Running Through the Wall

Posted: November 12, 2013 by smrtnsasy in Runnin' & Readin'
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BOOK: RUNNING THROUGH THE WALL: Personal Encounters with the Ultramarathon                          AUTHOR: Neal Jamison                                                                                                                        PUBLISHER/DATE: Breakaway Books, 2003                                                                                    REPORT: This is one of the most personalized and entertaining books that I have read on the subject of running long. Obviously, from the title, it focuses on ultramarathon distances. That would be any distance longer than the marathon. The first standard ultra distance is 50 kilometers, which is thirty-one miles. For that reason, a lot of the personal stories in the collection will give credence to the 50 kilometer distance.

This book is very good in that it gives personal stories from the normal “Joe” or “Jane” just like you and me who happens to run ultramarathons. The stories center on various slants in the runner’s pursuit ranging from their beginnings, outstanding races, spiritual insights, and their motivation. You will find runners who stumbled into running ultras. Then, there are those who planned their assault on the distances. Like the rest of us, there are those who had a lack of confidence when faced with such monumental distances. Just about all the stories related instances during a particular race in which the runner was convinced that he or she could not make it to the finish line. Some of these instances were true life threatening situations and some were of the “feeling sorry for myself” types. They were all just like those thoughts that the rest of us go through during the same kind of running challenges. Indeed, one of the most striking characteristics of this book is the normalcy of the runners of whom the stories relate.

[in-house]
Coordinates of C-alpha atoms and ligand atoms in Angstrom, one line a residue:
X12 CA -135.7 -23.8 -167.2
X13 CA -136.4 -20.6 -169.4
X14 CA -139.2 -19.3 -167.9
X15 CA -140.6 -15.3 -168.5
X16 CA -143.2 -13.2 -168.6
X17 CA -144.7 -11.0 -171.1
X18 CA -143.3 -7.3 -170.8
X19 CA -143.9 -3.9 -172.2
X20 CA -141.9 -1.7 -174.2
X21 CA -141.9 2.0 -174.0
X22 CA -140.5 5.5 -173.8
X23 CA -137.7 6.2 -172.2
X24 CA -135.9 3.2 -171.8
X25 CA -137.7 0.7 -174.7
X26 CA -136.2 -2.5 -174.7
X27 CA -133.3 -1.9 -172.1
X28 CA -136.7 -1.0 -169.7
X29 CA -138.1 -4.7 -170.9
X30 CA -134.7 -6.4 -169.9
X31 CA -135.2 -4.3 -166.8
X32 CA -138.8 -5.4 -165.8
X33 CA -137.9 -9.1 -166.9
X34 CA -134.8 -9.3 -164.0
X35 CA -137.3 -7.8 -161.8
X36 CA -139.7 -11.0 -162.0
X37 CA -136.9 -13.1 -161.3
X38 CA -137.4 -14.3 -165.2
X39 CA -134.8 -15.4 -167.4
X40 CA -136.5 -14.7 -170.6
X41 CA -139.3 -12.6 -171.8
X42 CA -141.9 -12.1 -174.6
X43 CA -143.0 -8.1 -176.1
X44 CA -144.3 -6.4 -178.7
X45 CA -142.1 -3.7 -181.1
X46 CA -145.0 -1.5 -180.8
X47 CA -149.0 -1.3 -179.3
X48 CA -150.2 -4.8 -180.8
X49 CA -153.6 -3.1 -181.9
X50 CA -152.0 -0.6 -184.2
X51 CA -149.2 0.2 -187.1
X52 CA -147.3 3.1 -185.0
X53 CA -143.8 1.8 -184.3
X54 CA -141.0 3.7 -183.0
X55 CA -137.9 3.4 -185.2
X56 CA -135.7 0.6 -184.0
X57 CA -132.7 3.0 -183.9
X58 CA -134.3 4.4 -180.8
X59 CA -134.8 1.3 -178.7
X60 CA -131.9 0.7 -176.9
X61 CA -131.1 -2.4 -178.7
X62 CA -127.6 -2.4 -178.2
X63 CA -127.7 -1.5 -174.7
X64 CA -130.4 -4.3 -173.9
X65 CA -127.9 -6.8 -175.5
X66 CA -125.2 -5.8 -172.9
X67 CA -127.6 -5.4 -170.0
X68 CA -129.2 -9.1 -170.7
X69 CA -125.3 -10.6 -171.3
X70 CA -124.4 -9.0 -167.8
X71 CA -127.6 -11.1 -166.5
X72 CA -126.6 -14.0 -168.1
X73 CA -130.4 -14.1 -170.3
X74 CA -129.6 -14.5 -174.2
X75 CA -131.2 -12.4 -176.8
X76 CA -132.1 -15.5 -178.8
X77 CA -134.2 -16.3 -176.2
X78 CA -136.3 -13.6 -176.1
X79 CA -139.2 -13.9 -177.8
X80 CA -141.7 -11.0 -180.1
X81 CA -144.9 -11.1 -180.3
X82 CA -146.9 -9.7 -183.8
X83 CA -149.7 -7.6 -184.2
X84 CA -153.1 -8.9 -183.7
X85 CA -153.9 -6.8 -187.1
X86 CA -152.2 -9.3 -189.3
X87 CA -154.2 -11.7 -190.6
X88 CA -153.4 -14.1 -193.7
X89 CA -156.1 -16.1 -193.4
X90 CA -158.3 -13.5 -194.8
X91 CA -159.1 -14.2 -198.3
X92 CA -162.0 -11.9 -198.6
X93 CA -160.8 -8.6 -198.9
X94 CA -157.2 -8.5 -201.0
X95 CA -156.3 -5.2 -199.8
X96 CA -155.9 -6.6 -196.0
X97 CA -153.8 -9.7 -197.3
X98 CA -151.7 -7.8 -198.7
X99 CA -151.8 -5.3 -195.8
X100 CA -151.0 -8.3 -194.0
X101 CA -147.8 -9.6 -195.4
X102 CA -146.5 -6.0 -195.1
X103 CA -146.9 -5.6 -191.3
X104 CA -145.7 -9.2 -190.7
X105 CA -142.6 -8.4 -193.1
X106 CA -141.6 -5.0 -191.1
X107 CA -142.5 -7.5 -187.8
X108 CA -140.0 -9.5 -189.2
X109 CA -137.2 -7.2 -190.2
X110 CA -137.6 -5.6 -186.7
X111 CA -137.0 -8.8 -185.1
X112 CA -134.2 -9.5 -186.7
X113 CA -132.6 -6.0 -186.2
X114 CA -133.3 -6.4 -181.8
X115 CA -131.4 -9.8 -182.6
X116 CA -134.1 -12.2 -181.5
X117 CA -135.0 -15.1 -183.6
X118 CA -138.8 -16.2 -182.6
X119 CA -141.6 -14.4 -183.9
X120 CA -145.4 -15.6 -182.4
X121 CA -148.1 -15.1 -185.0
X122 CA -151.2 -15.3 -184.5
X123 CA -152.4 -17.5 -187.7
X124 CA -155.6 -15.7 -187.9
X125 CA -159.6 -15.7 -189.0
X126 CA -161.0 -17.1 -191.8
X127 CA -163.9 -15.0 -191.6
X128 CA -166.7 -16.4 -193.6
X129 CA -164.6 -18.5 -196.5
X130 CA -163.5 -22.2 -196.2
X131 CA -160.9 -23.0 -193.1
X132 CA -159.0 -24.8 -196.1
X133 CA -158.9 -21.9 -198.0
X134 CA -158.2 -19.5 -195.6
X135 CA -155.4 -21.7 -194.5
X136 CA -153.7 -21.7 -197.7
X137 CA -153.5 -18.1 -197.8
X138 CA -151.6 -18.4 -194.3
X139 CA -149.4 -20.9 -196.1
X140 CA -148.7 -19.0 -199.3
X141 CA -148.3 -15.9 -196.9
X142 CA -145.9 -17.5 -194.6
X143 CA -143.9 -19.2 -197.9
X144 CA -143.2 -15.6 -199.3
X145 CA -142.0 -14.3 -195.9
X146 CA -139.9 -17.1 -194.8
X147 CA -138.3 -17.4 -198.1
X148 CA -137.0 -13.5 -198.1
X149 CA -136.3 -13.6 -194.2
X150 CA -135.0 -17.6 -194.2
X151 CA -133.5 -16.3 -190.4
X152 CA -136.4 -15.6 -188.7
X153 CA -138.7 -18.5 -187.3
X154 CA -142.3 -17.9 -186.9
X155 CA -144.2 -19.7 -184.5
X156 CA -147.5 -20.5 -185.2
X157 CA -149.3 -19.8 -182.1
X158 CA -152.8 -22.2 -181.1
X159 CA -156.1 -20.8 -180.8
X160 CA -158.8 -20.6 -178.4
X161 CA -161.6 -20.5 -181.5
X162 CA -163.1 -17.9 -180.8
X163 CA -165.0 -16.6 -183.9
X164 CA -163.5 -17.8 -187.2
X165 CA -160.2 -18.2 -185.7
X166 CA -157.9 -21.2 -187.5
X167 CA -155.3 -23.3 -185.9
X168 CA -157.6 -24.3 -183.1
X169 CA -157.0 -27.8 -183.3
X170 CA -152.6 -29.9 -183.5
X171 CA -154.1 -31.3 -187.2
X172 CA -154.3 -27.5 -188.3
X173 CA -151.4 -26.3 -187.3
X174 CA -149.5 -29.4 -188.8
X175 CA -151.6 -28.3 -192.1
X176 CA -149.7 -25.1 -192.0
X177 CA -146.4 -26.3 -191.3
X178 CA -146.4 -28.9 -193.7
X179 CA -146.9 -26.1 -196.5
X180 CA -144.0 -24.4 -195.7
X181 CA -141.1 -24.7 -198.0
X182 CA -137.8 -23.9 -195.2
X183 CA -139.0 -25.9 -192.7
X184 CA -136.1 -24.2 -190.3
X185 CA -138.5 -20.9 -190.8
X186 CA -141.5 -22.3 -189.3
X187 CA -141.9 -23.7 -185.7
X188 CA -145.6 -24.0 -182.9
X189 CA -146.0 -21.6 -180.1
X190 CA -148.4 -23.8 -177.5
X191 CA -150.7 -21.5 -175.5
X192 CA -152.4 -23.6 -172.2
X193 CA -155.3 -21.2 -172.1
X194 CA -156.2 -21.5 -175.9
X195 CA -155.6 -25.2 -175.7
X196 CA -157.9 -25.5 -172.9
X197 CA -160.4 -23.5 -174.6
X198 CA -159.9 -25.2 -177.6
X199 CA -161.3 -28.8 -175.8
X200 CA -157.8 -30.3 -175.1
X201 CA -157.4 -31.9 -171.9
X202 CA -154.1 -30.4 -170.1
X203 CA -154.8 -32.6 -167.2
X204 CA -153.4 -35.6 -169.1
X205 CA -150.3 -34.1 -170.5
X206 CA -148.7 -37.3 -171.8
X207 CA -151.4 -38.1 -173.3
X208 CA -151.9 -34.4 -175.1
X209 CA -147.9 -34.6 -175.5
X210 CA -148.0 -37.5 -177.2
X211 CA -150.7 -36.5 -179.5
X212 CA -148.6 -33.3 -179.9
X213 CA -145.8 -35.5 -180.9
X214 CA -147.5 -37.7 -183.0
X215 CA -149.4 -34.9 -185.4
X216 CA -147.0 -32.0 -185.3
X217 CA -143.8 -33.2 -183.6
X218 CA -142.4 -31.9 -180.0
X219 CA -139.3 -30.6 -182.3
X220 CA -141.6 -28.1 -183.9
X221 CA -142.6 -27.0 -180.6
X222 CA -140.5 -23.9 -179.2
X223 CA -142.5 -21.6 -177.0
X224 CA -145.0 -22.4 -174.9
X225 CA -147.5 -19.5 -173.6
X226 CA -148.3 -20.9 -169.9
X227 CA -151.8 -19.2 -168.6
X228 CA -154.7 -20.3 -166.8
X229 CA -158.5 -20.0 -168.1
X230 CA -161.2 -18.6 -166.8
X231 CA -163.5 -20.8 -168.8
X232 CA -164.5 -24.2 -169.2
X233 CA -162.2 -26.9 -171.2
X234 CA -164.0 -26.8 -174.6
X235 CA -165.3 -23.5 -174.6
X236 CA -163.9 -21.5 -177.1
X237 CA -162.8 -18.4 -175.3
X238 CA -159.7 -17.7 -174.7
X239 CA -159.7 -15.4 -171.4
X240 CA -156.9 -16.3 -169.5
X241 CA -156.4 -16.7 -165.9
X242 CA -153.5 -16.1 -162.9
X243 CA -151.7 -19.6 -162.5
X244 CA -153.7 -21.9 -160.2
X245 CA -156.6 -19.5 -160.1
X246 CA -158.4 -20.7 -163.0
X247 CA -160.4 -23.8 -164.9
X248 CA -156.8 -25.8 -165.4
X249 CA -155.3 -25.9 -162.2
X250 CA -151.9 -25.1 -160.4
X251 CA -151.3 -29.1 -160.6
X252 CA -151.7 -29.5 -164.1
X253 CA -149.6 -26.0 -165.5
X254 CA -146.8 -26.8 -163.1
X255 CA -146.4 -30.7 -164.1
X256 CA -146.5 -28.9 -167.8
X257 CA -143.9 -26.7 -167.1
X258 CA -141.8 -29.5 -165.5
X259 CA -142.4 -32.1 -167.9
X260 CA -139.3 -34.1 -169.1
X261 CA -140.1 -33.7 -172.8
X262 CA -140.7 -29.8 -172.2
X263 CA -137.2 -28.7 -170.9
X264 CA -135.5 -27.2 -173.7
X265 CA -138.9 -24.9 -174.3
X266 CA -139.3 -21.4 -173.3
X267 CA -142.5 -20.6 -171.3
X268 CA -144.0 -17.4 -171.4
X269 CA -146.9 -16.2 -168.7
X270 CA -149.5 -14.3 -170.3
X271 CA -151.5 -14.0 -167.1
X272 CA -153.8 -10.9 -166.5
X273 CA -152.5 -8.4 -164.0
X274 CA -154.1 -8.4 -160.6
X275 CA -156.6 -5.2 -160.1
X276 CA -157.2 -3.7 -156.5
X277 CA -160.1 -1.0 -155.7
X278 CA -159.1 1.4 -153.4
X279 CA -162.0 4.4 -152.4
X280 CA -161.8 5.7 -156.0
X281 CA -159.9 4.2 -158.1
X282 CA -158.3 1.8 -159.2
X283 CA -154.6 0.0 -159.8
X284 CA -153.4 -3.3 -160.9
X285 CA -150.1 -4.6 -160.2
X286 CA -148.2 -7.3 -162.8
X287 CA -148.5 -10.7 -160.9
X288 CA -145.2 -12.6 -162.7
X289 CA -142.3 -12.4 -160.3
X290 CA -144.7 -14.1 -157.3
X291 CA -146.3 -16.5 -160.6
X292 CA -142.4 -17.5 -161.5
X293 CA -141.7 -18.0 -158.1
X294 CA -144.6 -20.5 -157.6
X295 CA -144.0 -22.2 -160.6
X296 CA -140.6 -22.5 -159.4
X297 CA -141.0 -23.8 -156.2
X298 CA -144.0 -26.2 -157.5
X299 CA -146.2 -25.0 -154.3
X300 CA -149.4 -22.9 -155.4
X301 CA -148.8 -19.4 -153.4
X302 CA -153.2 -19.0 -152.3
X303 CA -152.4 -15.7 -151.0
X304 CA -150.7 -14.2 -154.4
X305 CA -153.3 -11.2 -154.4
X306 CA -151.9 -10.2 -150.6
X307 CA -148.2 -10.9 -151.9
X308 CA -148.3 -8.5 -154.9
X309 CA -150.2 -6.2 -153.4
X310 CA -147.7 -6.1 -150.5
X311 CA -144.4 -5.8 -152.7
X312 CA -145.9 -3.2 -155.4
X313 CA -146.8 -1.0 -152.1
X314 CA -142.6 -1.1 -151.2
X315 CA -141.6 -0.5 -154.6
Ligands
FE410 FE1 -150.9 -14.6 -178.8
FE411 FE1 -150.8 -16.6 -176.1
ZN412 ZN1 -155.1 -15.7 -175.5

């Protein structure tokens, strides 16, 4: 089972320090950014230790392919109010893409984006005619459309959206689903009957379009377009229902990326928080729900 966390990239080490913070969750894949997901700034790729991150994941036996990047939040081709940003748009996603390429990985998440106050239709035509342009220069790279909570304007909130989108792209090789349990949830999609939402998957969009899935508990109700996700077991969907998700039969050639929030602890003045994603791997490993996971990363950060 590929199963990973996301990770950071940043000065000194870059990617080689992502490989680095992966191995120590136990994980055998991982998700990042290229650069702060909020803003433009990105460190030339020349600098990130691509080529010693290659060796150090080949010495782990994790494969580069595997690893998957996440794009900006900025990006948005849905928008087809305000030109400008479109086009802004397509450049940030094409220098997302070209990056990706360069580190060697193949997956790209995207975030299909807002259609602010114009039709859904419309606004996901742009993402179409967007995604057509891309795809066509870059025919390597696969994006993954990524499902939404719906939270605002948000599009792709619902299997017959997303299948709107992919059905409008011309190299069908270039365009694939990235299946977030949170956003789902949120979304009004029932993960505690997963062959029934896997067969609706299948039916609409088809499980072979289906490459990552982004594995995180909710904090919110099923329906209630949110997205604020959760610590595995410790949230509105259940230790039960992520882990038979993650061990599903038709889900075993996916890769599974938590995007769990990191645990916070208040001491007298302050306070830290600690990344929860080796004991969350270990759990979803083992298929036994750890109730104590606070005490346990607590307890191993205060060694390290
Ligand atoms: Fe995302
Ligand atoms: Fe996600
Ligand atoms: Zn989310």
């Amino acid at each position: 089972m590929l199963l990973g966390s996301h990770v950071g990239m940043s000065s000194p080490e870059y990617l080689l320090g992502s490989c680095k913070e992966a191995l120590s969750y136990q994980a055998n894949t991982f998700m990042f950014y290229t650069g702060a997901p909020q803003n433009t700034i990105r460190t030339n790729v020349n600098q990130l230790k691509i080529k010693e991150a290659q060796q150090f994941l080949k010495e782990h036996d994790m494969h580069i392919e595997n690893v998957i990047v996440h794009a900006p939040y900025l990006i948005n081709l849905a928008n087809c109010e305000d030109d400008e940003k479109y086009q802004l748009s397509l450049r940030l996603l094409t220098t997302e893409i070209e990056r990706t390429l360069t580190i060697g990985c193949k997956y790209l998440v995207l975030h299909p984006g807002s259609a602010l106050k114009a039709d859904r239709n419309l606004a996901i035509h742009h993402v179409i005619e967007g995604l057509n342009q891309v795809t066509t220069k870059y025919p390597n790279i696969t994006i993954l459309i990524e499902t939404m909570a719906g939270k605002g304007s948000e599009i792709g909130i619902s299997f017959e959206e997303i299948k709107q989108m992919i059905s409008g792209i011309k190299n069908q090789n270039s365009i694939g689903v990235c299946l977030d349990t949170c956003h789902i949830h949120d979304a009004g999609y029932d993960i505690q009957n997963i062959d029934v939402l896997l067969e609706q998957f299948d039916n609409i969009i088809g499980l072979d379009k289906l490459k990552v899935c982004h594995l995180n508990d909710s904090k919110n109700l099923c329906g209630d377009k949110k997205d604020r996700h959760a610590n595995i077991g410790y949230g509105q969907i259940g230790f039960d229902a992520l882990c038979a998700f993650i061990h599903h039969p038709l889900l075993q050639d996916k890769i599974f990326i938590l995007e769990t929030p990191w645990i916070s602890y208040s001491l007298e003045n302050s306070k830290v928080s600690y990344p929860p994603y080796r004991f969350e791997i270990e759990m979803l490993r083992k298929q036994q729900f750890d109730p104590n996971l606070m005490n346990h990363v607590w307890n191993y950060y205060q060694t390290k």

On the other hand, there are some “supers” involved. For those accounts of the diabetic in his first 100 mile run crewed by his sons and struggling to the race site with a broken down van; or the suicide survivor, depression laden, young lady who didn’t leave her house for months and then went through the gamut of highs and lows in her first ultra but finished on a high, there are the stories from ultra superstars like Tim Twietmeyer, Ian Torrence, Ann Trason, and David Horton. Even in the “super’s” accounts, we can relate to the normalcy that earmarks the ultrarunning scene.

Reading story after story, the reader will begin to appreciate the closeness of the ultra community. Such things like runners slowing to help total strangers get through bad patches in the race, because they have been there before, will stand out again and again as an oddity in the ultra races. The attitude expressed by the runners in their stories will impress even the non-runner much less the runner just thinking about running an ultra event.

Running Through the Wall

The reader will read some of the stories and laugh because you will see yourself in there. Other stories will have you pulling for the runner as you turn to see the outcome. Still others will have you emotionally charged by relating to the intensity of the story and the runner involved. This makes the book interesting to read and packed full of memorable characters. It is well written and easy to read.

Each chapter is a runner’s story. It is preceded by a thumbnail sketch of the runner. This includes their name, age, years running, years running ultras, and their residence. I appreciated the picture of each runner. This gives the reader a visual contact as you are reading the runner’s story. For me, it made each story much more personal, a story with a face.

Don Allison, editor and publisher of UltraRunning Magazine, writes a very good foreword for the book. This gives a good opening door to the stories. It sets the stage for a good piece of work by the author, Neal Jamison.

I highly recommend this book to any runner aspiring to run marathons, ultra races, experience adventure runs, or just looking to improve their running by running longer on their level. It will give you fodder for dreams as well as confidence enveloped in normalcy. You will be glad you read it.

“Behind every runner, there is a history that leads them to the starting line of an ultramarathon, and that history colors the drama that plays out over the duration of the event.”                                      Don Allison                                                                                                                                            Editor/Publisher                                                                                                                                             UltraRunning Magazine

By: Richard Westbrook

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